1-1/2 tsp. chopped flat-leaf parsley
2 stalks green garlic, white and light-green parts, sliced thin
1T (or to taste) rich olive oil
juice of 1/2 Meyer lemon (about 1T)
salt and pepper, to taste
Not long ago, I waxed caustic about the dearth of decent pizza in San Francisco, and I pretty much threw the entire city under the bus. But someone somewhere must have been listening, because not long after I posted my rant, Gialina Pizzeria opened.
Chef Sharon Ardiana—whose resume includes stints at Sol y Luna, The Slow Club, and Lime, among others—has put together a very cute little pizzeria in a Glen Park storefront that used to house an unloved (and unmissed) business that served disks of dough topped with tomato sauce and whatever else came to hand.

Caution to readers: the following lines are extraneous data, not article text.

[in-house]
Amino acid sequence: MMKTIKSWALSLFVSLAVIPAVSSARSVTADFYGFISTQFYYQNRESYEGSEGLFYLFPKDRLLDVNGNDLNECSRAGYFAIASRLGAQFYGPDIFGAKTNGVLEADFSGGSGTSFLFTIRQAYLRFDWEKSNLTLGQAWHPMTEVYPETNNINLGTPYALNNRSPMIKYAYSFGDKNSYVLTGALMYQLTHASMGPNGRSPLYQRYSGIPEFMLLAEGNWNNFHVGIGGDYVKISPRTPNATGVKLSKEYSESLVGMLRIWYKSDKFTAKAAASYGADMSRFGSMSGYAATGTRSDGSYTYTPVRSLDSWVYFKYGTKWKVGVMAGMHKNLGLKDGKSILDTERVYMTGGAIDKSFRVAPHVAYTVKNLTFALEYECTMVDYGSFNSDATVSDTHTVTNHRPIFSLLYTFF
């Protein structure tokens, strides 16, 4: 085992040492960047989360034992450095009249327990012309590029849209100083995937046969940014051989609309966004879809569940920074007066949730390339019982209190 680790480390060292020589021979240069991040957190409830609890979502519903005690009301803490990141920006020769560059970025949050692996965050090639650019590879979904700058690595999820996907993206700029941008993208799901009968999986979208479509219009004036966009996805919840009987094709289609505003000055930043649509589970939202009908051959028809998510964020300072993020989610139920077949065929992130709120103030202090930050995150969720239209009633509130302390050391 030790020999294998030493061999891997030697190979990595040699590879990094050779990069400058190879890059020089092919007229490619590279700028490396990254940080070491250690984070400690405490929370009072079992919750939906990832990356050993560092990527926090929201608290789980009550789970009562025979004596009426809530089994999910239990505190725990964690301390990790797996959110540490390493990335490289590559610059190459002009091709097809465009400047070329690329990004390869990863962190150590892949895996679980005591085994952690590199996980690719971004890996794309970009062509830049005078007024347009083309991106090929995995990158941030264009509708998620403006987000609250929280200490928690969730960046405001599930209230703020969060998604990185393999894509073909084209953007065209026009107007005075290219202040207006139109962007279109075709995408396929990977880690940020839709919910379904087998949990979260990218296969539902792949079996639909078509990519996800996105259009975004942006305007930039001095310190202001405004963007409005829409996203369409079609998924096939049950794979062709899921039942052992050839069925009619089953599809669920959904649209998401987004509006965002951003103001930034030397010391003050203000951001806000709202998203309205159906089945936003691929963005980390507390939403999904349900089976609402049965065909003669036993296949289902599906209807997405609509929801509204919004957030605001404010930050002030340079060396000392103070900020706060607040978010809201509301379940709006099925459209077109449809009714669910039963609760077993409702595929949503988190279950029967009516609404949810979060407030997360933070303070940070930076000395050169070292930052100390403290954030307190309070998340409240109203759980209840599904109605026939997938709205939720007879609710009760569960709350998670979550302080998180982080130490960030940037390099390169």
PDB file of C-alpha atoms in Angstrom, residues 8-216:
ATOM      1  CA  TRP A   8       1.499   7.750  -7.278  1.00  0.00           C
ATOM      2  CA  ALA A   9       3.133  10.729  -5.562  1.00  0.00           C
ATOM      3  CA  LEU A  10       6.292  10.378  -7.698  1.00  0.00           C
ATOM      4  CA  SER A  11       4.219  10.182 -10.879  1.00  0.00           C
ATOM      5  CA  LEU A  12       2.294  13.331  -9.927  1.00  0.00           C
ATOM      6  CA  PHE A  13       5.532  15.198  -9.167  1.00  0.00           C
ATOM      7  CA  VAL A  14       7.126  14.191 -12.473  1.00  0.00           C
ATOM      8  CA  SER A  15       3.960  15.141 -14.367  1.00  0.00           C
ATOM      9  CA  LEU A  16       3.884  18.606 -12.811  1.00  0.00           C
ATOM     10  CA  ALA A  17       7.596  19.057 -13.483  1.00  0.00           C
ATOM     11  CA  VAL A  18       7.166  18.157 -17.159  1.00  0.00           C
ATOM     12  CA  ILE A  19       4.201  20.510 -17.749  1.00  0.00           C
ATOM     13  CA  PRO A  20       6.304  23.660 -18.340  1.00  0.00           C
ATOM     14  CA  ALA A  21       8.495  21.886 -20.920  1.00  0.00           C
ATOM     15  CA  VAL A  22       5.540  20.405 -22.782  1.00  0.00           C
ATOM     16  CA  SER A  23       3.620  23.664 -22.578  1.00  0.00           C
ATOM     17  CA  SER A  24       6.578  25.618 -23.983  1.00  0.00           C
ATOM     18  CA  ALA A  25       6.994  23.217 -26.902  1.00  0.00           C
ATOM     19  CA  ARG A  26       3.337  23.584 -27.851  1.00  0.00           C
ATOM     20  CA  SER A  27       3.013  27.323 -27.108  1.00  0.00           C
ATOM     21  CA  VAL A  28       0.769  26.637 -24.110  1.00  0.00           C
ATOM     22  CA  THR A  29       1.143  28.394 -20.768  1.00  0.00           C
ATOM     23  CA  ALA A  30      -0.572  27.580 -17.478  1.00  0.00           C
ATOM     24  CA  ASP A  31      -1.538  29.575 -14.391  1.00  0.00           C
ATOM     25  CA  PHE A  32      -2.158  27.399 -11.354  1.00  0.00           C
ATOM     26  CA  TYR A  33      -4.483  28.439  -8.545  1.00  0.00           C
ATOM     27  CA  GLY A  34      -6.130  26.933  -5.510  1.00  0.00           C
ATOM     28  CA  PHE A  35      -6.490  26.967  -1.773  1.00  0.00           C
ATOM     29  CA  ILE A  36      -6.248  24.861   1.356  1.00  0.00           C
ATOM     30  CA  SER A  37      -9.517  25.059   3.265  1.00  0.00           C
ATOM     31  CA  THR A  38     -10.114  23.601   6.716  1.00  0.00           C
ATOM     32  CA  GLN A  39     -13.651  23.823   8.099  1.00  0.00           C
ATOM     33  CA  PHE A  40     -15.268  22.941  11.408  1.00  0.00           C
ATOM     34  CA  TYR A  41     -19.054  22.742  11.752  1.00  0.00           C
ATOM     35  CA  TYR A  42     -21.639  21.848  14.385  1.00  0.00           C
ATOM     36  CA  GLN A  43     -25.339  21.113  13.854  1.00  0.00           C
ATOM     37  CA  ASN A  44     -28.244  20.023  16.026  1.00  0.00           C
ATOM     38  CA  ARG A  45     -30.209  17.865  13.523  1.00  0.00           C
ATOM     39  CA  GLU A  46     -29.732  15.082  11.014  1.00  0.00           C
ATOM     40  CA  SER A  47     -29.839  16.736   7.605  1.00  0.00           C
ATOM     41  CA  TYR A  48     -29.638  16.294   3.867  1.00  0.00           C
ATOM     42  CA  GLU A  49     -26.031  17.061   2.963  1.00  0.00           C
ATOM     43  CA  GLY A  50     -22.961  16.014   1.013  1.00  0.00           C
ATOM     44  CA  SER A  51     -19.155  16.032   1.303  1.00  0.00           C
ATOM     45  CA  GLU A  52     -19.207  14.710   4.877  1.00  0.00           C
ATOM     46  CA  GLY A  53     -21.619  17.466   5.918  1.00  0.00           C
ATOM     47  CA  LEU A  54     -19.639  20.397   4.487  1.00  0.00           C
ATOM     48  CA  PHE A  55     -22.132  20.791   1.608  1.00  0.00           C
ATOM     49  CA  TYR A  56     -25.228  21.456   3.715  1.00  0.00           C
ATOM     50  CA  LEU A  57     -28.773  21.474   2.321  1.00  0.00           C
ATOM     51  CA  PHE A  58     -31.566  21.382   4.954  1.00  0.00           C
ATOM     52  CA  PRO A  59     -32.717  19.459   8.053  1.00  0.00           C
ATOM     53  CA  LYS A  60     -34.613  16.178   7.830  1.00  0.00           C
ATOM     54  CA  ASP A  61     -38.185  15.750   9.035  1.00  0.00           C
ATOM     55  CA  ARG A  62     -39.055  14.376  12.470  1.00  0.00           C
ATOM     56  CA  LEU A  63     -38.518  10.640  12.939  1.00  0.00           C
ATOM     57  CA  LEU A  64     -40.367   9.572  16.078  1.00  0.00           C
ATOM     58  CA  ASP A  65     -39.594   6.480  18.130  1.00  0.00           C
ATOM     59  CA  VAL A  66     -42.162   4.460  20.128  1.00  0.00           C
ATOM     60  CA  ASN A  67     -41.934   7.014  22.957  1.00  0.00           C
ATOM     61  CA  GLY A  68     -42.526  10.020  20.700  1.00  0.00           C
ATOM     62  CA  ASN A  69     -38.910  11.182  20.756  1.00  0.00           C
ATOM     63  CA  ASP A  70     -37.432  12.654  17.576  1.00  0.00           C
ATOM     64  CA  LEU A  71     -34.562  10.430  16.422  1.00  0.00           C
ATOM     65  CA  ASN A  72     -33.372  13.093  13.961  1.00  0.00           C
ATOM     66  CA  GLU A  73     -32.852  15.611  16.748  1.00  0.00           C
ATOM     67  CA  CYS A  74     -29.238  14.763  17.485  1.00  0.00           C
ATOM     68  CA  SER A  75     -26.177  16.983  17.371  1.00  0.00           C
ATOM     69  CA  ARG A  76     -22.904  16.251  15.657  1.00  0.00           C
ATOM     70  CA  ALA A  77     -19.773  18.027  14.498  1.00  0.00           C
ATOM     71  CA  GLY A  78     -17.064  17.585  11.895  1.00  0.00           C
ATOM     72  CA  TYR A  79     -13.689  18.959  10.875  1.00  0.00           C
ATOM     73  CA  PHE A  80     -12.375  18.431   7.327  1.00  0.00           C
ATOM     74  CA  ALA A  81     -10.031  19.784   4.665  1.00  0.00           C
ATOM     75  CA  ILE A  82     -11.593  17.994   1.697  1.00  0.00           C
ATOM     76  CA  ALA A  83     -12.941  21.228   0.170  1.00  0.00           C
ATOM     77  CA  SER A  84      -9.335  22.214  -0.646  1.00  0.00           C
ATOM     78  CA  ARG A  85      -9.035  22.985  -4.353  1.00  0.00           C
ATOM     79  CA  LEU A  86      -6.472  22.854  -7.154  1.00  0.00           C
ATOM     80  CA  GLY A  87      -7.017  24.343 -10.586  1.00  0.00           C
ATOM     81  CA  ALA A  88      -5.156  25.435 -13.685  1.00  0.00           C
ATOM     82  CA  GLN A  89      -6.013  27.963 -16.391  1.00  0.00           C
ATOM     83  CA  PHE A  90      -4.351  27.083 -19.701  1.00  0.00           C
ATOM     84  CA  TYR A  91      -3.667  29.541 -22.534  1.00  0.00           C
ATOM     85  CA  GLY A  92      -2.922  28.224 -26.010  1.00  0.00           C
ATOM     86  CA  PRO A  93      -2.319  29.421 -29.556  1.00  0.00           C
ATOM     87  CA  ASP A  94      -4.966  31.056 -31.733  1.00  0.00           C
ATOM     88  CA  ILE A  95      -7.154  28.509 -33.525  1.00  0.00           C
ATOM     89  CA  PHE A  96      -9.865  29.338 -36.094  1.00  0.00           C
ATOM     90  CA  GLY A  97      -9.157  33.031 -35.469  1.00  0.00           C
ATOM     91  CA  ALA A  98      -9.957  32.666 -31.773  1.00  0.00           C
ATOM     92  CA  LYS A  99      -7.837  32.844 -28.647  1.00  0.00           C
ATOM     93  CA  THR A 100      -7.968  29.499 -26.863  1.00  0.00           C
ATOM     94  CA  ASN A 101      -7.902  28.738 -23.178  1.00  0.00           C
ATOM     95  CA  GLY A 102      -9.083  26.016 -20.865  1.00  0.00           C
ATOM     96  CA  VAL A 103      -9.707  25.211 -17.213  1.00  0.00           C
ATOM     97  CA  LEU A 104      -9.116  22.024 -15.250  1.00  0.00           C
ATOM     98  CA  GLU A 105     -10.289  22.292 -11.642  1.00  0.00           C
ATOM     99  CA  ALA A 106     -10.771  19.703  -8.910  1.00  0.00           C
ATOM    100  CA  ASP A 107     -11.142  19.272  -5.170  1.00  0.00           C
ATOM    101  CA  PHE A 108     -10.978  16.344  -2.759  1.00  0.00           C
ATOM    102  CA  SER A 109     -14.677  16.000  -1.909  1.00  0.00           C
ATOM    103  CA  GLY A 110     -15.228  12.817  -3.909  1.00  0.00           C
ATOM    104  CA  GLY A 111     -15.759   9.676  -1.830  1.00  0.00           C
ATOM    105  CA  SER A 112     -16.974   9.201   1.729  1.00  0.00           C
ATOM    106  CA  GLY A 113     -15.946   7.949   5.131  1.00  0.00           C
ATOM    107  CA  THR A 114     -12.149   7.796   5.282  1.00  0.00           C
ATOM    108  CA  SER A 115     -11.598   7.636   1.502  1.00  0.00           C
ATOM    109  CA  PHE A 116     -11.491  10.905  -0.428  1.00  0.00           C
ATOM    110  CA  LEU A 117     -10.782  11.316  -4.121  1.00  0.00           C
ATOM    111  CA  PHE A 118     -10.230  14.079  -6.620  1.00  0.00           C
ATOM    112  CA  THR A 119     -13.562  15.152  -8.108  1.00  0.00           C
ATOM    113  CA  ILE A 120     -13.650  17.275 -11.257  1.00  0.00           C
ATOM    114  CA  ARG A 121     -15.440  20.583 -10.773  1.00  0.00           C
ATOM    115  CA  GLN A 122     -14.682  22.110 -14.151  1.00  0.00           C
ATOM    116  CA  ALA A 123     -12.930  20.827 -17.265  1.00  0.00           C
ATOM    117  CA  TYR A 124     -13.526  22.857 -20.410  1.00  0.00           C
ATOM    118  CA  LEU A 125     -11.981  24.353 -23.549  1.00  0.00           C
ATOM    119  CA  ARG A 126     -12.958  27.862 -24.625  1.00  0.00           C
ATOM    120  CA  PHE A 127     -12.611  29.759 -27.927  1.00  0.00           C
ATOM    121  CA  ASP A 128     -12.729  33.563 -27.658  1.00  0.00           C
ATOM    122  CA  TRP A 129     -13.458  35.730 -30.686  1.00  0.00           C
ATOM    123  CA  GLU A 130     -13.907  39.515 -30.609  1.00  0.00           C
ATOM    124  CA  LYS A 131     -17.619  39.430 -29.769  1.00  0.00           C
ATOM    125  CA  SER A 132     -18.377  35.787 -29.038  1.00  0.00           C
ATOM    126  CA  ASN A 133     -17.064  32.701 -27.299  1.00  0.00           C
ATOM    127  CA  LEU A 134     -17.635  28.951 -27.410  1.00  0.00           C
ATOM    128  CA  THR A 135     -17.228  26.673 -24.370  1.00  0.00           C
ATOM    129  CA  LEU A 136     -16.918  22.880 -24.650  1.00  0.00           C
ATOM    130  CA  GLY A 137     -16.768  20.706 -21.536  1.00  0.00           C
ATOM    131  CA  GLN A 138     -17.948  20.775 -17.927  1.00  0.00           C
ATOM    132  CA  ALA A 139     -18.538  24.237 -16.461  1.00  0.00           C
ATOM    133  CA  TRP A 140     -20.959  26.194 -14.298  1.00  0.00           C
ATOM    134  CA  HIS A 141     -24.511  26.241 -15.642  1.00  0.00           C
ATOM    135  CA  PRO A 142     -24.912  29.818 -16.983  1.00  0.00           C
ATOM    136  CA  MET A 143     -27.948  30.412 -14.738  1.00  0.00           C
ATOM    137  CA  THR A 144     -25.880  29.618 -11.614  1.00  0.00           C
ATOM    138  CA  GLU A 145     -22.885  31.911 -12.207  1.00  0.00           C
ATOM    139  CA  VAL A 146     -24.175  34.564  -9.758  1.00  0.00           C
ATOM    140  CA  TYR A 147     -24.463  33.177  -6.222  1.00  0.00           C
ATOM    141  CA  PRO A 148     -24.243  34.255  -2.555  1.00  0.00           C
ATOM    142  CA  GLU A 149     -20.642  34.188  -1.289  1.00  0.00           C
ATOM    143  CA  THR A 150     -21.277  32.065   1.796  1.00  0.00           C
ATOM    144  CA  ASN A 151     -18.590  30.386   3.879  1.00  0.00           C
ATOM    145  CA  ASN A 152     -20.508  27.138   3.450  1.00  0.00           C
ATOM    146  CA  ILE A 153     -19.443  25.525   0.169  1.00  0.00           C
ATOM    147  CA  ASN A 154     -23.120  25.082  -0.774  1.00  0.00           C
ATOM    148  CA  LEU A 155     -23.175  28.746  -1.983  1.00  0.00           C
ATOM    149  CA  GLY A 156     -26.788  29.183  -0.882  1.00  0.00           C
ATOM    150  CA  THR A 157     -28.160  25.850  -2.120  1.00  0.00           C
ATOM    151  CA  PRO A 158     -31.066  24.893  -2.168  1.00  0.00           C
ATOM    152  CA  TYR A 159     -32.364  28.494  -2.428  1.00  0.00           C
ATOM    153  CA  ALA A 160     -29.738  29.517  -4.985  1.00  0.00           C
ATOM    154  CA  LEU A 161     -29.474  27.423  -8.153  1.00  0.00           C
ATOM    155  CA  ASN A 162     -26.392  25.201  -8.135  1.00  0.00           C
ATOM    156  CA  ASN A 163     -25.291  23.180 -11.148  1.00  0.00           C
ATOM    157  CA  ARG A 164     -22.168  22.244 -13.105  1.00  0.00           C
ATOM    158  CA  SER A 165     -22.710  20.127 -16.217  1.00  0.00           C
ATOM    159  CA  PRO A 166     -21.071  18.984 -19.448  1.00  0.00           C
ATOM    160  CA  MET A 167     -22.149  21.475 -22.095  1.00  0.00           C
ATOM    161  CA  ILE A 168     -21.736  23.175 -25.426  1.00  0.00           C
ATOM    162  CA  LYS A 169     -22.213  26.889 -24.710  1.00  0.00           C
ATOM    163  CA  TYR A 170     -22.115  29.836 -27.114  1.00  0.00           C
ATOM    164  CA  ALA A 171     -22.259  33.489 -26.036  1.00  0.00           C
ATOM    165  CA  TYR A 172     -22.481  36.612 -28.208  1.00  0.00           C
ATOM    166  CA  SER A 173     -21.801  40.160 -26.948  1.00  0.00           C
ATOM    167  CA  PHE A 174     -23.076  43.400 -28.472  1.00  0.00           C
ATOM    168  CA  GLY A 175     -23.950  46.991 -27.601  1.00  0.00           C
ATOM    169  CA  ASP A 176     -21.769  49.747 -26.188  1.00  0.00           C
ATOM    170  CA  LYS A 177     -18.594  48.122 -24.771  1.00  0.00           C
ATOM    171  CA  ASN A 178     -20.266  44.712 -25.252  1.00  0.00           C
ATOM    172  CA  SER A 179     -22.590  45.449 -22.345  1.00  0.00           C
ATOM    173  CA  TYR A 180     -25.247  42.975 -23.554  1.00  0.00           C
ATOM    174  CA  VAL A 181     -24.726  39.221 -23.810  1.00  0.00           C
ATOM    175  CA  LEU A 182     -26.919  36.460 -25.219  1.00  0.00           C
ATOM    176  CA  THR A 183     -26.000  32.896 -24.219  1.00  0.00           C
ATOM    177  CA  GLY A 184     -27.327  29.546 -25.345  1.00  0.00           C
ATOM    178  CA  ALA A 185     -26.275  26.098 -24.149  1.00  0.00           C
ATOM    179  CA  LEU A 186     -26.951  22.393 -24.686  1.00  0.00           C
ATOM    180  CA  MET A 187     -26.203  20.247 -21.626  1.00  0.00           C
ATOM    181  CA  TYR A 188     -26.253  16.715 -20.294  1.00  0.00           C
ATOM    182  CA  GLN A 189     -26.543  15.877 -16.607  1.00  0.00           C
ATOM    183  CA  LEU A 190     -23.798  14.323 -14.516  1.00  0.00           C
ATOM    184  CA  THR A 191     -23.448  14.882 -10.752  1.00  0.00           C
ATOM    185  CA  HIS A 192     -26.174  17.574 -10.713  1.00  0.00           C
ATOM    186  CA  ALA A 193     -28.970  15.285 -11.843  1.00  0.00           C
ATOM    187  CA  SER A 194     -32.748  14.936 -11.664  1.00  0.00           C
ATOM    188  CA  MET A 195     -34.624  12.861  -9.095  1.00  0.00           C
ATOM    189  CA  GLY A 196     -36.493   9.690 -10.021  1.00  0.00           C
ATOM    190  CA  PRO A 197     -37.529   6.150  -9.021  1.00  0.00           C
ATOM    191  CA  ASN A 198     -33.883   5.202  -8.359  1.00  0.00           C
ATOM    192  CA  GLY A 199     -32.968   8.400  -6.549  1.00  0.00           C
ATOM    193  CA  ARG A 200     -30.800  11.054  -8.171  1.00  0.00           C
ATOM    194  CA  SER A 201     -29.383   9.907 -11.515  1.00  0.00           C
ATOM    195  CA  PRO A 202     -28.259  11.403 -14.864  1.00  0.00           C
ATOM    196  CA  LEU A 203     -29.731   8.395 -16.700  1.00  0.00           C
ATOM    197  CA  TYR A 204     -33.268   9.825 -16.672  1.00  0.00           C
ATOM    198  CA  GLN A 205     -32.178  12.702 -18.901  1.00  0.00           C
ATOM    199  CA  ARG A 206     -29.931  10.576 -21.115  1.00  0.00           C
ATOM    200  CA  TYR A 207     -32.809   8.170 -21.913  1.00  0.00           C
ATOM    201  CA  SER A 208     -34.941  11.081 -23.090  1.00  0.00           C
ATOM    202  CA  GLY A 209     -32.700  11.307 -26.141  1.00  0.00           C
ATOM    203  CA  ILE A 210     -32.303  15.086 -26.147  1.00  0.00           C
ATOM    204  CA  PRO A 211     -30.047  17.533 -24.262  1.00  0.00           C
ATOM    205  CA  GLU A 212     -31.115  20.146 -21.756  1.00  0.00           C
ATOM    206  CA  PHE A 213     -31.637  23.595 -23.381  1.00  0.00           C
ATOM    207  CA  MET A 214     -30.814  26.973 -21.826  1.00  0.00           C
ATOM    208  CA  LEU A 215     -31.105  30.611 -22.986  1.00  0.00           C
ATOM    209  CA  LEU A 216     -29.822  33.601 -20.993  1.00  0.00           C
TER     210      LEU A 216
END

We’ve been to Gialina a couple of times now, and I’m already looking forward to a return visit. The decor has been updated with lots of trés chic wood veneer and enormous black-and-white family photos from Chef Ardiana’s childhood. The pictures could feel gimmicky, but they don’t—they’re simultaneously hilarious and homey. It feels like you’ve been invited to dinner with the relatives and close friends.
And, just as happily, the food is worthy. The pie dough is pulled into rough circles and passes the critical test of tasting good all by itself. The toppings are good… not mind-bending, but good. The salads have been felicitously composed, and we thoroughly enjoyed the antipasti platter that we ordered on our first visit. The ricotta cheesecake adequately fills the stomach slot labeled “cheesecake,” and there’s a Nutella dessert pizza that looked like a chocolate coma in the making.